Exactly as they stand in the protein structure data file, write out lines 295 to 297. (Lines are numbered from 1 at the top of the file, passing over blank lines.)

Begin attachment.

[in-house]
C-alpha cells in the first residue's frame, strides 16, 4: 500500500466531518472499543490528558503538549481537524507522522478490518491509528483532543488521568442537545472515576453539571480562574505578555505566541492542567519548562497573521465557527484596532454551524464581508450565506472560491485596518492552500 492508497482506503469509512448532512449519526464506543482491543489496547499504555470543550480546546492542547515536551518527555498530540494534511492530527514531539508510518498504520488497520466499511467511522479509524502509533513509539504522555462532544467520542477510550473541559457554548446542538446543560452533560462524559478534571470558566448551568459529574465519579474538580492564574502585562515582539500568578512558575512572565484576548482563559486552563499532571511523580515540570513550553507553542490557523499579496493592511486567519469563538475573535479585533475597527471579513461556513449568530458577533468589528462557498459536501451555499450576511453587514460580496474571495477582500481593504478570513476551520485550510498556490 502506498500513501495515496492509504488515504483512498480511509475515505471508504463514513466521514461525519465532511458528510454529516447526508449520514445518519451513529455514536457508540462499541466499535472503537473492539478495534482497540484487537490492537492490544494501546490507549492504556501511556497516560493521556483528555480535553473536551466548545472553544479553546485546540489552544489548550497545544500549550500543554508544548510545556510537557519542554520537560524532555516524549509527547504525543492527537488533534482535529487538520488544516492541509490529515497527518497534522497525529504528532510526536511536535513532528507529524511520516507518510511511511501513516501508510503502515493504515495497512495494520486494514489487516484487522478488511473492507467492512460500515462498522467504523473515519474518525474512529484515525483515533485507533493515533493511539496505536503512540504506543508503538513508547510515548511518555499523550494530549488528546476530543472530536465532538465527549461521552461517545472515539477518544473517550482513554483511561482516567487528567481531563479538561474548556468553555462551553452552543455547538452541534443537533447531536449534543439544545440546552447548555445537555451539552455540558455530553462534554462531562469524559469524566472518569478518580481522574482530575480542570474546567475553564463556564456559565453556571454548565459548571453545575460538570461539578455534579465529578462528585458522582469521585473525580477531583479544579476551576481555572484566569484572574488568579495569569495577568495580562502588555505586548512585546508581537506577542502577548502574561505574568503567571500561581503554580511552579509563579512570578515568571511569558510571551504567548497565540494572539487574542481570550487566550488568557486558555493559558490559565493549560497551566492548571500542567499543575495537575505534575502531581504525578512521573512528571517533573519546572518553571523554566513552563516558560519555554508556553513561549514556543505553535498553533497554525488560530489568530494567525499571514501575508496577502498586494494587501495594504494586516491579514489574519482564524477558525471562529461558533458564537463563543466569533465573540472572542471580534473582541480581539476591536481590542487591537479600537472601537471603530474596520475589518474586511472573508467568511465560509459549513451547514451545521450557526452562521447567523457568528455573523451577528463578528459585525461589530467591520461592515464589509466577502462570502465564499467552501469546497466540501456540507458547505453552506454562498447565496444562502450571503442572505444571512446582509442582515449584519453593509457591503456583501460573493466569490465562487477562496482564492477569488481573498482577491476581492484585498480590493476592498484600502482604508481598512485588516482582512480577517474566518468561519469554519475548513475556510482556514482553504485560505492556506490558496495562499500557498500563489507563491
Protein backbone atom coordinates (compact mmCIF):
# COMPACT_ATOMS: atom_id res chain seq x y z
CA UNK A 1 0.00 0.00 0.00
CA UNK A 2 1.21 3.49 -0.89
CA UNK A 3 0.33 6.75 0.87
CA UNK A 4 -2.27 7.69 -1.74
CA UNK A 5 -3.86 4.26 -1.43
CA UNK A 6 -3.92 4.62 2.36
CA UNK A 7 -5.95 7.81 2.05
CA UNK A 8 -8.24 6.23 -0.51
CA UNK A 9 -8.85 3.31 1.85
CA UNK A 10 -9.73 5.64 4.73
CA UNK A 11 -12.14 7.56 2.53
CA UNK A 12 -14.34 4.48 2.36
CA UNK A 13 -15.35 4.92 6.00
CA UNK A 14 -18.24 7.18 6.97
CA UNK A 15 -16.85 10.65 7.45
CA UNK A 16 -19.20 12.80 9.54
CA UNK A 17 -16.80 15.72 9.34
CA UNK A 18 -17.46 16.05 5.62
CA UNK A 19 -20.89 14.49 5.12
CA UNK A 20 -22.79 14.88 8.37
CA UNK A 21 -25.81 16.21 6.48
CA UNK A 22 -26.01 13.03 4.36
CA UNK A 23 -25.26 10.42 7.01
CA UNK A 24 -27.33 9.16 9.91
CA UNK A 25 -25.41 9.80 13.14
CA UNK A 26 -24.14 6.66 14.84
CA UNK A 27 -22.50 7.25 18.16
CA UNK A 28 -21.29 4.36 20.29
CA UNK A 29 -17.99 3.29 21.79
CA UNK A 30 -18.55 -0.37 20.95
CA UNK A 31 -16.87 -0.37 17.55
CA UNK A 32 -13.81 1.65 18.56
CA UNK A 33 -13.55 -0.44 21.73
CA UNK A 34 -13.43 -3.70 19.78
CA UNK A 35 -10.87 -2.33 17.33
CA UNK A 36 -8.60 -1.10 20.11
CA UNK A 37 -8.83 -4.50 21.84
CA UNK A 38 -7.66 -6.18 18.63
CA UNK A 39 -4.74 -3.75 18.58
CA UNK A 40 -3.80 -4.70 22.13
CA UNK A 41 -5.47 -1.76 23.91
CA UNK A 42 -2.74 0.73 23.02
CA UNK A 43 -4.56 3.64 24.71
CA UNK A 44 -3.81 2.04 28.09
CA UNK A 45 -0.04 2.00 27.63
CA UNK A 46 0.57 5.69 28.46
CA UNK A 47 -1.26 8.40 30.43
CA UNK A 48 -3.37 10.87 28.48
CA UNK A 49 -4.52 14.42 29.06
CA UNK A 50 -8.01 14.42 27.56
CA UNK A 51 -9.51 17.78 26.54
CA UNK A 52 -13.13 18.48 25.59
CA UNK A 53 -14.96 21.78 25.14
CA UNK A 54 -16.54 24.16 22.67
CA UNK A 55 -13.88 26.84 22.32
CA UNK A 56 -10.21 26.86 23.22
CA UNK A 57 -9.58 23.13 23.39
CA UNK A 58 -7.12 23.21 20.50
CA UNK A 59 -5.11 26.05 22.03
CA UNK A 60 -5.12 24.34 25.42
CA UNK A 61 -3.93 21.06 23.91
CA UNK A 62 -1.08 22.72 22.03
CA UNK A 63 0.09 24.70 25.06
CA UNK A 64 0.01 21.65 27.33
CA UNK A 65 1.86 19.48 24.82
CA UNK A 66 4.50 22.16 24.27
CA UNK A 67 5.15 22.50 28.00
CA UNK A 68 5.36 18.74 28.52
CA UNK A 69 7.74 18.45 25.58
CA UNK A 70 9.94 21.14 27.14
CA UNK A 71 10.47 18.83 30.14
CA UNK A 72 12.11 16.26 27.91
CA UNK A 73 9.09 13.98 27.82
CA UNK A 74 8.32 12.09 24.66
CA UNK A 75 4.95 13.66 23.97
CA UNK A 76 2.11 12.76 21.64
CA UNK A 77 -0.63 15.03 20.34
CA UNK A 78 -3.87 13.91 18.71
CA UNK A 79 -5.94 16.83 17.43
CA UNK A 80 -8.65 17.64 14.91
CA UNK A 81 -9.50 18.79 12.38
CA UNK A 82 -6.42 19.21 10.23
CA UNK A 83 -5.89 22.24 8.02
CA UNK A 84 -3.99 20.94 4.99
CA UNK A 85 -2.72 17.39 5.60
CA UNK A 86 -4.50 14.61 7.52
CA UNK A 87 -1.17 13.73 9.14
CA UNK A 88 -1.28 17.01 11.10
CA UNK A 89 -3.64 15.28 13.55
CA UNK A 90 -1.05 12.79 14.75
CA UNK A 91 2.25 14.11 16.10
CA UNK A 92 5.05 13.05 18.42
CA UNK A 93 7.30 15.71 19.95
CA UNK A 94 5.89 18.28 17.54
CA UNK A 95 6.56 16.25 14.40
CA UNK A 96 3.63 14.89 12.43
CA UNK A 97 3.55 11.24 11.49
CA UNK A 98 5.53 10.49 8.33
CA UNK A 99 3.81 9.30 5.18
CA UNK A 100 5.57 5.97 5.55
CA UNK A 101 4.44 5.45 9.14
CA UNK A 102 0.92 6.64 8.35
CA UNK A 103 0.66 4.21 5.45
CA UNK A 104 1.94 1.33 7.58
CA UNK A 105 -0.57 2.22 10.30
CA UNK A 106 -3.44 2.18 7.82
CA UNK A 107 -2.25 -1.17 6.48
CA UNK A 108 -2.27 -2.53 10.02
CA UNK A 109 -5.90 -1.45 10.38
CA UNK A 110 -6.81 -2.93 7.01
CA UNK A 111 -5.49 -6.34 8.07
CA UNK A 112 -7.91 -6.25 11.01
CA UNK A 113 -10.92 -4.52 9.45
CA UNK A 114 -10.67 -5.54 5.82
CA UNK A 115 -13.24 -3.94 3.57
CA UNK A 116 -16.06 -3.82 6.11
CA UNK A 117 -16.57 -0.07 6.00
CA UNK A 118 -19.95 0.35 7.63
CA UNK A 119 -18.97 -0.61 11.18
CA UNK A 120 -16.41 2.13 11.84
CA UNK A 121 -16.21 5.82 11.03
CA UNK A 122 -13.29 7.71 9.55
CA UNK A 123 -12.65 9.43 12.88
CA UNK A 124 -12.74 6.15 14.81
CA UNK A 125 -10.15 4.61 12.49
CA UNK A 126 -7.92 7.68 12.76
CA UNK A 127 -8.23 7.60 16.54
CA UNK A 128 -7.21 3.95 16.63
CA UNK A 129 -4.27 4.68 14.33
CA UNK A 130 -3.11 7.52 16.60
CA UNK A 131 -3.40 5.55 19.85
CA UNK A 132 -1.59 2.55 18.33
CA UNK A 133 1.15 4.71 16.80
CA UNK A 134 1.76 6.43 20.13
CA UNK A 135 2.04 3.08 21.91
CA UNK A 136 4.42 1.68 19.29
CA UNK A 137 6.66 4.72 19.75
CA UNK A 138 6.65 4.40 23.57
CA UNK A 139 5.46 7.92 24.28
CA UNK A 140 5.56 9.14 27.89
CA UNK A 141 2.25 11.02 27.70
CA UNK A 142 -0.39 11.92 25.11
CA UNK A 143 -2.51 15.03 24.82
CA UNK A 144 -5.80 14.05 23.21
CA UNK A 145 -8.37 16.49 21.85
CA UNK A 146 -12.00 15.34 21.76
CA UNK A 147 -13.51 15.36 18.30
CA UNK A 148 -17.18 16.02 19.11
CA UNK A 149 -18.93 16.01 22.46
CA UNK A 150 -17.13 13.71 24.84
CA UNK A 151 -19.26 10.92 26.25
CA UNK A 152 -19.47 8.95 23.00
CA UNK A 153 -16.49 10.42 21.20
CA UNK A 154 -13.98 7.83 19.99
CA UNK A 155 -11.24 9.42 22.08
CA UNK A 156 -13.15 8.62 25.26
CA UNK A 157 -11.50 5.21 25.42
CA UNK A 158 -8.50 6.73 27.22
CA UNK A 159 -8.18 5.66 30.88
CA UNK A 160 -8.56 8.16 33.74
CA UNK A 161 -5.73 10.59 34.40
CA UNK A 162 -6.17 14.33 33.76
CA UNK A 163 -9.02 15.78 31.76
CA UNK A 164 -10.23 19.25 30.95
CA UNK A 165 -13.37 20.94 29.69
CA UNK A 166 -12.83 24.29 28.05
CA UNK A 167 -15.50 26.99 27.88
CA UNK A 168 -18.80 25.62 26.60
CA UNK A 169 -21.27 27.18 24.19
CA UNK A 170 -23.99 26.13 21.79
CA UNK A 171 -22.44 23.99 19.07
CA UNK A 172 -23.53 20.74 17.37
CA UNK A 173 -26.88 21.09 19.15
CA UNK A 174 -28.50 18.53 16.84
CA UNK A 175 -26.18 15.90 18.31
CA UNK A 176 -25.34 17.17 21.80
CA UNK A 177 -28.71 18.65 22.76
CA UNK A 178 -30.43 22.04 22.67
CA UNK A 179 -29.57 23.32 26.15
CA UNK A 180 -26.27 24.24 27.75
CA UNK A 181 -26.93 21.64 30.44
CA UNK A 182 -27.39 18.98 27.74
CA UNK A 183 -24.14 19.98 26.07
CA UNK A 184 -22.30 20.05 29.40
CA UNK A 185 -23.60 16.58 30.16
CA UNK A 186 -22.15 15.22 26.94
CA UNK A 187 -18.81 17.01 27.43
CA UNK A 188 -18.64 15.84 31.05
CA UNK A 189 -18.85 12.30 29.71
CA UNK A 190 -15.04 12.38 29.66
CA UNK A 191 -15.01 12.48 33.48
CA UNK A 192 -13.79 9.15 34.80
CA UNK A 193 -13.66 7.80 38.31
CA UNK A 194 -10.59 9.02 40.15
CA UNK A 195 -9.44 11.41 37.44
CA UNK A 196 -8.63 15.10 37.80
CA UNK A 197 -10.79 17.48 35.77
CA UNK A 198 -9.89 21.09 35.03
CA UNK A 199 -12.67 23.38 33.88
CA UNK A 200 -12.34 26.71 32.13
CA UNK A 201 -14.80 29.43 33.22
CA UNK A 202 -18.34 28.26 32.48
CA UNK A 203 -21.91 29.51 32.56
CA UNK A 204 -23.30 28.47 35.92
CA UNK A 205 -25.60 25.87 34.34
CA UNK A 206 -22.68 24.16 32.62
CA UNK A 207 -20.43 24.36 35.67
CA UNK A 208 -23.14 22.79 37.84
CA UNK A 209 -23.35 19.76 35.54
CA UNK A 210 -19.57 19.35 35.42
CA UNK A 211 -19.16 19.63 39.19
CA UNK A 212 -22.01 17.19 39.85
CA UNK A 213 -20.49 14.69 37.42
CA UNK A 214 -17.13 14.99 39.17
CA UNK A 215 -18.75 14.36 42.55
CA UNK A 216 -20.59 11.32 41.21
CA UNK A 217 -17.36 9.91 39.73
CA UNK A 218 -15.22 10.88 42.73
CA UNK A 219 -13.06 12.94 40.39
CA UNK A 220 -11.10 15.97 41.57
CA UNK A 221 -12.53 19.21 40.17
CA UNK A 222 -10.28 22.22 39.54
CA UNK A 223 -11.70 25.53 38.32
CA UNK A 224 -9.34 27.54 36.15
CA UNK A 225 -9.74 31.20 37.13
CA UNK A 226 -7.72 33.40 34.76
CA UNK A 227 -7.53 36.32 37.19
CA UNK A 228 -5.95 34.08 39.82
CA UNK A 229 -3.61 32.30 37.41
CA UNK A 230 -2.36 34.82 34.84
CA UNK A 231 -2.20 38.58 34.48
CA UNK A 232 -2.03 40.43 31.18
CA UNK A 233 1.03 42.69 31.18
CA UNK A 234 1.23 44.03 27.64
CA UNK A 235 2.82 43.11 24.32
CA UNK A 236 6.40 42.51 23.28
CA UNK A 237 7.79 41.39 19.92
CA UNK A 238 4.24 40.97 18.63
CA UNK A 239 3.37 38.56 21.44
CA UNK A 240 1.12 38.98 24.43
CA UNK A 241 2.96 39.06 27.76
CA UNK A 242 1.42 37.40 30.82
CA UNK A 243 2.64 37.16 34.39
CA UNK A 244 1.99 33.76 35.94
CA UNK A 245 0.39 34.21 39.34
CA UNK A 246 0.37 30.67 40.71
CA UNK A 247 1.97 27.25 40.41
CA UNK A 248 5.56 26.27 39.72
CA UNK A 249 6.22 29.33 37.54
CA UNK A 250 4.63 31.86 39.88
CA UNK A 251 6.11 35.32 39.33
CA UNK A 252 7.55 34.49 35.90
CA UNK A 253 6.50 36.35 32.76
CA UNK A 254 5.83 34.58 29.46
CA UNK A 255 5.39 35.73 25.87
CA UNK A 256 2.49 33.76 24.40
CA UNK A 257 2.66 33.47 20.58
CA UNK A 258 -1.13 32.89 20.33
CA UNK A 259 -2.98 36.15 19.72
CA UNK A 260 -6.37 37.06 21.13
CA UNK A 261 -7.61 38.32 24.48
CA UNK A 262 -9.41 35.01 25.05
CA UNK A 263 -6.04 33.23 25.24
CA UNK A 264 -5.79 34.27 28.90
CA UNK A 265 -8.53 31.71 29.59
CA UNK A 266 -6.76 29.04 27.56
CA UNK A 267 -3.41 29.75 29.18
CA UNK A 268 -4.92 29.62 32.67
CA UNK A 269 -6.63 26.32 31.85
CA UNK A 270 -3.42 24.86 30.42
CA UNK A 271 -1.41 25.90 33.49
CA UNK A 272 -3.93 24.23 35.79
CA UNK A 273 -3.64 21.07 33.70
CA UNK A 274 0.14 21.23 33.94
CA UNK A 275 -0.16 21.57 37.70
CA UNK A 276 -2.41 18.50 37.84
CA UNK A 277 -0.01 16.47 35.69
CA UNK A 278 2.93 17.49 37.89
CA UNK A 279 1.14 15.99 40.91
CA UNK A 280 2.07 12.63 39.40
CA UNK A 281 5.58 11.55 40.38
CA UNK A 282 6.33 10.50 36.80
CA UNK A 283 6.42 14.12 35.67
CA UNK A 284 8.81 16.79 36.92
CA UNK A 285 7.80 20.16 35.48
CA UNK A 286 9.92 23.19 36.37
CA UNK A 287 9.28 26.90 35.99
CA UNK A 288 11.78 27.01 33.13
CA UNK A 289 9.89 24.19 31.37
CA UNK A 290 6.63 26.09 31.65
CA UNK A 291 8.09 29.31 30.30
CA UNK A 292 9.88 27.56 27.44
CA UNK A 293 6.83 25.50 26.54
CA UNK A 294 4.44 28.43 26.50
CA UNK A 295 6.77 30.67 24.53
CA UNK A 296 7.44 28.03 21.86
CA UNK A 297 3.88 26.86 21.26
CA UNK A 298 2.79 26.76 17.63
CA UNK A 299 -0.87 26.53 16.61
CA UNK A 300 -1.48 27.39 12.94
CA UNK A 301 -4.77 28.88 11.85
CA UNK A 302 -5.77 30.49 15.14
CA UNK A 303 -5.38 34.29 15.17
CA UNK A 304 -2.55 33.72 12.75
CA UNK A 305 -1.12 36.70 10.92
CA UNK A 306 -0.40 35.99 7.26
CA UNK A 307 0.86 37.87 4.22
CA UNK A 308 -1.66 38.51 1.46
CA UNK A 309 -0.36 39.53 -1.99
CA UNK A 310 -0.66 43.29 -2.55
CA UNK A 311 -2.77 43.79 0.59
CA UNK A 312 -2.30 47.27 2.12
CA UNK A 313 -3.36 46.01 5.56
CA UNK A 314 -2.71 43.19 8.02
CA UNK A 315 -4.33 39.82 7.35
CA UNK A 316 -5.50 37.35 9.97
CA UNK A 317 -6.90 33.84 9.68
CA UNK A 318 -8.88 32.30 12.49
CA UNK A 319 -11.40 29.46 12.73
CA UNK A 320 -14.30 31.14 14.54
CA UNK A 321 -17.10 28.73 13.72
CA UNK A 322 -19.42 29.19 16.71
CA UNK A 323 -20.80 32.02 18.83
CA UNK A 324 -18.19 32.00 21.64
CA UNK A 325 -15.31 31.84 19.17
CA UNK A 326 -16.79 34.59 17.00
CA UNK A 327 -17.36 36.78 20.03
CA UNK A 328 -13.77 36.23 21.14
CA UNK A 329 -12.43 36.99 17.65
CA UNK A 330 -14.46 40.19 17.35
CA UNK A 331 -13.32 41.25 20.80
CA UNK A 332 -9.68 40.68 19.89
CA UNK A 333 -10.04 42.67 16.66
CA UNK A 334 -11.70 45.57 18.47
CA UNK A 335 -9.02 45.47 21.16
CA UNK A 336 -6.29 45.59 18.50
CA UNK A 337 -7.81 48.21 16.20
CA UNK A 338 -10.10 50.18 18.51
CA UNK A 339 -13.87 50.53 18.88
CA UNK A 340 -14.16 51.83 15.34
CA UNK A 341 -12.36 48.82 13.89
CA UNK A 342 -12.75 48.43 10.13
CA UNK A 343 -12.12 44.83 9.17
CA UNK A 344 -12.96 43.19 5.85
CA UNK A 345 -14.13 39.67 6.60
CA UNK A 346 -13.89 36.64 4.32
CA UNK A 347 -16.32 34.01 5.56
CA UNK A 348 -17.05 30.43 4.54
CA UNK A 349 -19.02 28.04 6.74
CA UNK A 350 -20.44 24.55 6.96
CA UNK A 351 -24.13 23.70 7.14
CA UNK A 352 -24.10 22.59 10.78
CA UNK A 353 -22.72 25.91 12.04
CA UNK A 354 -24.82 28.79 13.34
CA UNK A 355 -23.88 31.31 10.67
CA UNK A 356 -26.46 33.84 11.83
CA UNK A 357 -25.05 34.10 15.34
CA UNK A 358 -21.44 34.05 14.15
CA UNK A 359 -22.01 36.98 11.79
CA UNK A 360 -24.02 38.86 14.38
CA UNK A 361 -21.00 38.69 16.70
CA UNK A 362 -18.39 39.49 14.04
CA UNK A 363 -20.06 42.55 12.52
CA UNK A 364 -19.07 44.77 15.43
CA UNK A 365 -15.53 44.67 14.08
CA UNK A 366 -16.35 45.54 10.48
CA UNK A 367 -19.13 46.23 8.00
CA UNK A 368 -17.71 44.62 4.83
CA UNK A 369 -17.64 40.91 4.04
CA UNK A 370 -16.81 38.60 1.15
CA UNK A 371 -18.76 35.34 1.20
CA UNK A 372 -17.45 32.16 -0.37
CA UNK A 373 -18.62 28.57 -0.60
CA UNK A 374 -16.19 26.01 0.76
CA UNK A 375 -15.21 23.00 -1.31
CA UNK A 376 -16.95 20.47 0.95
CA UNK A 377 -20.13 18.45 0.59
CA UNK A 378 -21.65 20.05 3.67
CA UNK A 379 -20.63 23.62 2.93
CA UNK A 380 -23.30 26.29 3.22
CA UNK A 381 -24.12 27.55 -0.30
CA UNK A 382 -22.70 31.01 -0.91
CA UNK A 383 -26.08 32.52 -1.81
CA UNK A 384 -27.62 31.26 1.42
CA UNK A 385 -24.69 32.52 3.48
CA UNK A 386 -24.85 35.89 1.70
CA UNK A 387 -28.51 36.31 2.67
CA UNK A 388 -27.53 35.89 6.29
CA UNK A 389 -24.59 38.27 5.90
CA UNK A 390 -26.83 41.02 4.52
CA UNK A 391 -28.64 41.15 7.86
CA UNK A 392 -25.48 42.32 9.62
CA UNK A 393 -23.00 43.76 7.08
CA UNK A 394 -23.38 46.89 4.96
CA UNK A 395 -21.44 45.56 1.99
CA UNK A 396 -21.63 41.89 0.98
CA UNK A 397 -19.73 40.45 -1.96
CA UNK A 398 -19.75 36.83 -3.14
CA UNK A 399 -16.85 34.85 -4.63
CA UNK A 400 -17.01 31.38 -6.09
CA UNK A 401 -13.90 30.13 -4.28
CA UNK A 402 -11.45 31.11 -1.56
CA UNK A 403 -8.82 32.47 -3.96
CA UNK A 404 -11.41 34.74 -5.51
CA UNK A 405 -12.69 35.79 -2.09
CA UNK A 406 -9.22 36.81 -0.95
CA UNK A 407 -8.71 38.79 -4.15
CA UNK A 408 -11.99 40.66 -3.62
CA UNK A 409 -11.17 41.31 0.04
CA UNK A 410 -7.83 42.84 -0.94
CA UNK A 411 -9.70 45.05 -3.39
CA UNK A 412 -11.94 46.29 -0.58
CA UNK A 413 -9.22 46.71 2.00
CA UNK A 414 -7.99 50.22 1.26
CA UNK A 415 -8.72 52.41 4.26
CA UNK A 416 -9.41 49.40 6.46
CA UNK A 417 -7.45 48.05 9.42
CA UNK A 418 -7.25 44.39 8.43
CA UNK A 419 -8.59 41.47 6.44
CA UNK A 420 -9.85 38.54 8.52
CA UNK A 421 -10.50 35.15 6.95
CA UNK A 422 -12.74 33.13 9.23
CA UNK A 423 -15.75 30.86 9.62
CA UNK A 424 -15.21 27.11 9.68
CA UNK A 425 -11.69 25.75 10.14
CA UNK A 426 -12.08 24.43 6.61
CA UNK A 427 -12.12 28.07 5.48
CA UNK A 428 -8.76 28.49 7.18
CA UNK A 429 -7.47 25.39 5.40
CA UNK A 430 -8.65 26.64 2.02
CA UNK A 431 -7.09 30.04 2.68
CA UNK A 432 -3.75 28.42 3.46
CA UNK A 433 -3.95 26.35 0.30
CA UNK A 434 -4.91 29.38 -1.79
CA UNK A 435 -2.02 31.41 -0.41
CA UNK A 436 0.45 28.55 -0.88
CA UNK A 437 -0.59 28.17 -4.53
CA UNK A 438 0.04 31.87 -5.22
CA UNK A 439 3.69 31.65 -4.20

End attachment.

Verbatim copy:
CA UNK A 291 8.09 29.31 30.30
CA UNK A 292 9.88 27.56 27.44
CA UNK A 293 6.83 25.50 26.54